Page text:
In addition, various programs described hereinafter may be identified based upon the application for which they are implemented in a specific embodiment of the invention. However, it should be appreciated that any particular program nomenclature that follows is used merely for convenience, and thus the invention should not be limited to use solely in any specific application identified and/or implied by such nomenclature.

Those skilled in the art will recognize that the exemplary environments illustrated in FIGS. 1 and 2 are not intended to limit the present invention. Indeed, those skilled in the art will recognize that other alternative hardware and/or software environments may be used without departing from the scope of the invention.

License Management in a Partitioned Computer Environment

License management consistent with the invention utilizes a shared service to provide global tracking of uses of one or more licensed computer programs. In the illustrated implementation of FIG. 2, for example, license management is implemented using one or more license managers 90 disposed in each logical partition. Each license manager 90 has access to a shared service, represented by use tracker block 92, which maintains counts of the active uses of all tracked licensed computer programs. Use tracker 92 is illustrated as resident in the shared services 48 of partition manager 46, although tracking of license uses may be performed by other components in other implementations.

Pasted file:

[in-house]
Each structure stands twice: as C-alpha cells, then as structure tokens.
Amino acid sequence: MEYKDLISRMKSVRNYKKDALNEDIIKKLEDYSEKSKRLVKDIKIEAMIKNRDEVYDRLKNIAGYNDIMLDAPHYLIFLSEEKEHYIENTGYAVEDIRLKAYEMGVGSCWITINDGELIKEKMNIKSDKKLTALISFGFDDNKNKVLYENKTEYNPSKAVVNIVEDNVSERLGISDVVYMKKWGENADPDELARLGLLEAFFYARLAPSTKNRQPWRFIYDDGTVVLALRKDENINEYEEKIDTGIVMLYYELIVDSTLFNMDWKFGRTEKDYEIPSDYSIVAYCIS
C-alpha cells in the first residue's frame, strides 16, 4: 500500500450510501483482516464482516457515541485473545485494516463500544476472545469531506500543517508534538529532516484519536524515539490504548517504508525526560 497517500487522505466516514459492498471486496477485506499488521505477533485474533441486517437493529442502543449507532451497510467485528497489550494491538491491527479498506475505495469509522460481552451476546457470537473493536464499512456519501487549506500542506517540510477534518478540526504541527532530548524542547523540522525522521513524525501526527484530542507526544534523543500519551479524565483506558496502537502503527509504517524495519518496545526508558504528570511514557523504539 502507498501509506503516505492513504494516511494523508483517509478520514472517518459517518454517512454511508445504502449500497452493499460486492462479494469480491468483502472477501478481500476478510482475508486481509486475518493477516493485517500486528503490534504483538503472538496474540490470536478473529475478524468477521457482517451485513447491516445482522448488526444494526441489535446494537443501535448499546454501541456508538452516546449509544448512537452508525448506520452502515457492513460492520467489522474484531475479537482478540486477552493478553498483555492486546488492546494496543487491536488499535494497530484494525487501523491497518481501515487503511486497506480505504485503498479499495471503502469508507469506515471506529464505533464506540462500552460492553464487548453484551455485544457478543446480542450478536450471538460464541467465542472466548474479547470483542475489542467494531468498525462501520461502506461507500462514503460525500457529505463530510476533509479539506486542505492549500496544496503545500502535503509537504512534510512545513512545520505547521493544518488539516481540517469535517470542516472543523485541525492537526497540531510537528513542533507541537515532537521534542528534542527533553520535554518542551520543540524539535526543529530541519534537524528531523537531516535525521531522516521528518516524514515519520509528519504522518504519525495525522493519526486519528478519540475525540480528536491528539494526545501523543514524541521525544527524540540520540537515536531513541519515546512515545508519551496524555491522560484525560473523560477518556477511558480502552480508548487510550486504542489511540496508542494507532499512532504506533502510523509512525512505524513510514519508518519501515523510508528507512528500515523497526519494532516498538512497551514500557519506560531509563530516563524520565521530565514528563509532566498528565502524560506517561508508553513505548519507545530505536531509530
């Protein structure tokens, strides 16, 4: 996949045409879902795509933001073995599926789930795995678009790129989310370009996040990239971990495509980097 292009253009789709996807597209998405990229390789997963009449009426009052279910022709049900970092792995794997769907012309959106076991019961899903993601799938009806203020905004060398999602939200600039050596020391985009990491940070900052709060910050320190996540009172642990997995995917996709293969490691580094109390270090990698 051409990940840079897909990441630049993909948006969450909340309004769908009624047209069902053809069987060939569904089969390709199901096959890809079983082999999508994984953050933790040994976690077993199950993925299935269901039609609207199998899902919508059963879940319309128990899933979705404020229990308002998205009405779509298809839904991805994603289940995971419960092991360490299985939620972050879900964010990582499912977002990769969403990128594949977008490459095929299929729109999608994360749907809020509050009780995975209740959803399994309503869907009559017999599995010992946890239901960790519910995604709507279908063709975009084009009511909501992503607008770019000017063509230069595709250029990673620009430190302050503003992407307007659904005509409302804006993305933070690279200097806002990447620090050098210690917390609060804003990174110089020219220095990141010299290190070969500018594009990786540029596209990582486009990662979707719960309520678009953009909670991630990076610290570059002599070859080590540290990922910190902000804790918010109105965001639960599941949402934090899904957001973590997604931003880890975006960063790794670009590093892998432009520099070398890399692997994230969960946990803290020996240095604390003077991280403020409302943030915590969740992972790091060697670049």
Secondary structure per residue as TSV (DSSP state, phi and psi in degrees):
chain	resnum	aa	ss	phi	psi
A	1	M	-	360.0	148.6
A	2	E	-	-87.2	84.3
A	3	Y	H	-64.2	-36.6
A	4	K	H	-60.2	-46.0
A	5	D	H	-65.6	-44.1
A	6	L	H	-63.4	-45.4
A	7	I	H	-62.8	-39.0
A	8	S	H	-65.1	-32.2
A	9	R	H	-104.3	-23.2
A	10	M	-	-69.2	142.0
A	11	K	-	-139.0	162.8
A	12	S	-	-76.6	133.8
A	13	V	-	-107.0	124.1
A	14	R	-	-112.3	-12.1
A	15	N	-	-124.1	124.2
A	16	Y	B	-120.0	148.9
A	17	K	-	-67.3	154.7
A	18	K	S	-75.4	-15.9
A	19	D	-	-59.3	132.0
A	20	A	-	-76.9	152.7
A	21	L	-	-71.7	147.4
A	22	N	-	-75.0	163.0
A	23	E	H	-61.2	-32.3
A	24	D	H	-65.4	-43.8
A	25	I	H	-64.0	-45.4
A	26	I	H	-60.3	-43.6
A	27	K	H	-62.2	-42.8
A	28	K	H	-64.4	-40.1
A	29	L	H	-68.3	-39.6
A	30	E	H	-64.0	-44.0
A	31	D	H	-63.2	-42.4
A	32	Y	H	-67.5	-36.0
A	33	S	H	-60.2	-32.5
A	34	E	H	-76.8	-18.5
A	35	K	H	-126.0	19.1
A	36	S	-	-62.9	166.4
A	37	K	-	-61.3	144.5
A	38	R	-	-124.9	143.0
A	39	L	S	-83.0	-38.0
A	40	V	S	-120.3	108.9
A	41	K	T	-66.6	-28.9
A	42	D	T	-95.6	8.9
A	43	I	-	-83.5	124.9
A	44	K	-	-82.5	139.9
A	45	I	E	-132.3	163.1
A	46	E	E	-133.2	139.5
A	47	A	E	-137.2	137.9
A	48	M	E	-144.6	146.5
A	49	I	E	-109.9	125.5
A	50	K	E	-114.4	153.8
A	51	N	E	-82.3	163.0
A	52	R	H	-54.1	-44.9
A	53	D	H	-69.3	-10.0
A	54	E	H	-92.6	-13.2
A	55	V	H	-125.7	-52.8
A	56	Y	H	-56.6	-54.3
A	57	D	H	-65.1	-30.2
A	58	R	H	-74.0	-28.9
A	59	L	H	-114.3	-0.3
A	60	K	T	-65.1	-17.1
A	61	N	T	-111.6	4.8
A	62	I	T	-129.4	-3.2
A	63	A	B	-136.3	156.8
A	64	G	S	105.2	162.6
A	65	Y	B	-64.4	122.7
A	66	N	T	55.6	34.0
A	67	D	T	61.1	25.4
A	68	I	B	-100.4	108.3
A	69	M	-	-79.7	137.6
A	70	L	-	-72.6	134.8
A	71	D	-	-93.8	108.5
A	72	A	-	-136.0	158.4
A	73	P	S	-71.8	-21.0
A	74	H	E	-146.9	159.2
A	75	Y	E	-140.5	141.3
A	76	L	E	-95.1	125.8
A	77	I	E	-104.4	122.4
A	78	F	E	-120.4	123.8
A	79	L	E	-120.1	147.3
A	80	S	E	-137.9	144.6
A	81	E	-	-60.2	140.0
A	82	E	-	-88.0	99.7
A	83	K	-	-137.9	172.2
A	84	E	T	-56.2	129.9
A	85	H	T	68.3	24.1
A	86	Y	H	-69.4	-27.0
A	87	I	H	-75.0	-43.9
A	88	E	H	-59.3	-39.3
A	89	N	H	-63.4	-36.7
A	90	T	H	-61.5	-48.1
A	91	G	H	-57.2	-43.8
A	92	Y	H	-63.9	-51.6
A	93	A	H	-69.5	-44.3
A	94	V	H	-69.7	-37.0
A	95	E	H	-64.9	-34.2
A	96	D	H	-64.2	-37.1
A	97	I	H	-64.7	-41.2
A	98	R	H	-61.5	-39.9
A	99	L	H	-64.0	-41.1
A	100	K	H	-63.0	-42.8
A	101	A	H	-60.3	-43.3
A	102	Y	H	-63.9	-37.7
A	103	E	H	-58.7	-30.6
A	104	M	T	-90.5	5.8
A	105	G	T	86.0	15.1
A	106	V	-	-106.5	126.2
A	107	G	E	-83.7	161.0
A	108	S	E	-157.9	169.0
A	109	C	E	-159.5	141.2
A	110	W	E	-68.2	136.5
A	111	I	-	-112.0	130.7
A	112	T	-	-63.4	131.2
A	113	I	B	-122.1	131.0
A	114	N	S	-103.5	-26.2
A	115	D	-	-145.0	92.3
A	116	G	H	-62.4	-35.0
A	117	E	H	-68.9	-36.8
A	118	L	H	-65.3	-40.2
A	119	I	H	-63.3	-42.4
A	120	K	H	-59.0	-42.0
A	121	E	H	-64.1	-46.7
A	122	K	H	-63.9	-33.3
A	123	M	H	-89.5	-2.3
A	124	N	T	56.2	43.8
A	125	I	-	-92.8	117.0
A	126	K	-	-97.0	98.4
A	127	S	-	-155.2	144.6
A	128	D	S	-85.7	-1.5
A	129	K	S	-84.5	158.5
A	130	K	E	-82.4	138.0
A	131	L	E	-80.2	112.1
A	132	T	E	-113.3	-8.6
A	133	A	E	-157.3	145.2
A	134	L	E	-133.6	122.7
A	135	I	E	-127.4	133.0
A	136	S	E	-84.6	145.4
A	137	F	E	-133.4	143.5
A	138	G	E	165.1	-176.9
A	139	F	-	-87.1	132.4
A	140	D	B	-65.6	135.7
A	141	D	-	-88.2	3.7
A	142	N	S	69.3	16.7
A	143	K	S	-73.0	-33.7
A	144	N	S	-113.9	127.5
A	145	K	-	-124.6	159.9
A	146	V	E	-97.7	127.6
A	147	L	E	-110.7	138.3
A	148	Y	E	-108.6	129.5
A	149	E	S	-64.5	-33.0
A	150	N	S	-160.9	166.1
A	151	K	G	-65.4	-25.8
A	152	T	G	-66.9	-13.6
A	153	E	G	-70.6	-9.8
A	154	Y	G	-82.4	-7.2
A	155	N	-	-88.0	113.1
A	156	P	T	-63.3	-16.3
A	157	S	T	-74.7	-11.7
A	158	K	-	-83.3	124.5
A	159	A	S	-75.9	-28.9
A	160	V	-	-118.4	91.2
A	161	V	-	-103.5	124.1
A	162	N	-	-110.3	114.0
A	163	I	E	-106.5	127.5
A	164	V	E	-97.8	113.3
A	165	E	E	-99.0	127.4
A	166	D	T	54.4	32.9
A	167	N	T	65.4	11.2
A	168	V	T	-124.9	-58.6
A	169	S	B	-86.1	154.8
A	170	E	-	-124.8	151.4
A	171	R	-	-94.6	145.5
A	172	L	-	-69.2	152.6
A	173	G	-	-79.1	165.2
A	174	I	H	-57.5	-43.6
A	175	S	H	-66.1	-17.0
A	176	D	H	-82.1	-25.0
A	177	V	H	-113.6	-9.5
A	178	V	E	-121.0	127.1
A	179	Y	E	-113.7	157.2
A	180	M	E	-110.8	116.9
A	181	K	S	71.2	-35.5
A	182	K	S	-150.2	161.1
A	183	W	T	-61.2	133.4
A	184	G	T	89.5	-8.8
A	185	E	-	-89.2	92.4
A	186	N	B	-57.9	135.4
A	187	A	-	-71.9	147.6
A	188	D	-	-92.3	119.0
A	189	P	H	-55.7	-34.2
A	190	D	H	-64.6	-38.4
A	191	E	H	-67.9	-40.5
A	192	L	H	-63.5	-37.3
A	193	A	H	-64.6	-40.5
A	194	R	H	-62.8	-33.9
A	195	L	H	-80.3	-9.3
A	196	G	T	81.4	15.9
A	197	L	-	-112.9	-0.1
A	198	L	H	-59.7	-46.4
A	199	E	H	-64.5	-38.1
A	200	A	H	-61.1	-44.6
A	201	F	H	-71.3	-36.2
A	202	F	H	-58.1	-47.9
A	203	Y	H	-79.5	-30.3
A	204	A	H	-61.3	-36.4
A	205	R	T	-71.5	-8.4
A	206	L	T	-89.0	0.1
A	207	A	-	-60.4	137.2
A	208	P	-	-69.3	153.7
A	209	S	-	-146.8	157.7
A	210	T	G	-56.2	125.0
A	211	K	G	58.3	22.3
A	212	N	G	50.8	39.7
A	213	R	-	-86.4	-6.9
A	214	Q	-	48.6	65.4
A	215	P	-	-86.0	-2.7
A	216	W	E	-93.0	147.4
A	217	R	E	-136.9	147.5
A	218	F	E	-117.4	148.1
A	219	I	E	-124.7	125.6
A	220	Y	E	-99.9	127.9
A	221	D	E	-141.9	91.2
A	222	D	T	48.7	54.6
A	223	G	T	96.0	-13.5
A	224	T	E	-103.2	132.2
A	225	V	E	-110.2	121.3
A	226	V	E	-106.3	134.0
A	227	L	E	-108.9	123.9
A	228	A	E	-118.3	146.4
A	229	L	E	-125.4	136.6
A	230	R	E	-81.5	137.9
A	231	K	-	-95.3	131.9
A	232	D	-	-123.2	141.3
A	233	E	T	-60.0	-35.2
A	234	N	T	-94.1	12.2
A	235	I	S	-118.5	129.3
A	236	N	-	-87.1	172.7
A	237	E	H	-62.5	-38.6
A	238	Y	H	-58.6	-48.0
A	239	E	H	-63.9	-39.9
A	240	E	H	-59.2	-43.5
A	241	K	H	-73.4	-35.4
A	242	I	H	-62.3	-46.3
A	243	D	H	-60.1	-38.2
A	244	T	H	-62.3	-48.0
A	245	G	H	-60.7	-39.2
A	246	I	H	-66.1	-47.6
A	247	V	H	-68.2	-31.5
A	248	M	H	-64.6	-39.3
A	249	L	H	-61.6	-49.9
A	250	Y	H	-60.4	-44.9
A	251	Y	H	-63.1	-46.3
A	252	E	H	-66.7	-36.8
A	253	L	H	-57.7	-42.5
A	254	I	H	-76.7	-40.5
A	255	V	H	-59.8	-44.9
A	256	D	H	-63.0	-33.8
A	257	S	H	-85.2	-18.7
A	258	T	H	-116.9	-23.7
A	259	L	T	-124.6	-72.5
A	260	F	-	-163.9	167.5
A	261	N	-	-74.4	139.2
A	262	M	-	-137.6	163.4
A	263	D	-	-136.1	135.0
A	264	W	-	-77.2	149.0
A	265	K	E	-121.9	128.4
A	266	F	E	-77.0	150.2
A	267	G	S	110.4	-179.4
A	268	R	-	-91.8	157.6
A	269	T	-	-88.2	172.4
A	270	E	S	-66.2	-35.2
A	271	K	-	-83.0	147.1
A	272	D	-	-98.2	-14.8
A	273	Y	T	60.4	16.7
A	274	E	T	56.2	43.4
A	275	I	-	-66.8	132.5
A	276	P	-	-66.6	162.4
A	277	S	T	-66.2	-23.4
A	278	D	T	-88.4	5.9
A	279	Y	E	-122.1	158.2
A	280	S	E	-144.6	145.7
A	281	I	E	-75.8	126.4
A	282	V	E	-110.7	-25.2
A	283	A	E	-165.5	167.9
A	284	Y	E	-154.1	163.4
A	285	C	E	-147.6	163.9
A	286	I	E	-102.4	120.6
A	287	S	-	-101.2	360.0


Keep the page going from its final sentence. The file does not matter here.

The license manager 90 in each logical partition handles the function of granting or denying requests to execute a licensed application 94 resident in the partition. To do so, each license manager relies on the shared service, implemented in use tracker 92, to retrieve an indication of the global count of uses within computer 10 across all logical partitions.

To track uses of one or more computer programs across the various logical partitions in computer 10, use tracker 92 maintains a database of license records, e.g., in the form of a license list 100 shown in FIG. 3. List 100 is implemented as a linked list, including a plurality of license records 102, each including a plurality of fields 104-114.

Field 104 of each license record provides a header that uniquely identifies the license record. Field 106 provides a product identifier that identifies the product, or licensed computer program, with which the record 102 is associated.

Field 108 stores a global count, representing the total number of current concurrent uses of the licensed computer program across all logical partitions. Field 110 stores a “persistent” flag that indicates whether or not a use of the licensed computer program will survive the powering down of a logical partition. When the persistent flag is not set, the current usage count for that logical partition is discarded upon power down.

Fields 112 store usage counts for each of N logical partitions in the computer. As such, a variable number of fields may be provided to support any number of logical partitions. Moreover, other data structures, e.g., linked lists, and the like, may also be used to support a variable number of logical partitions.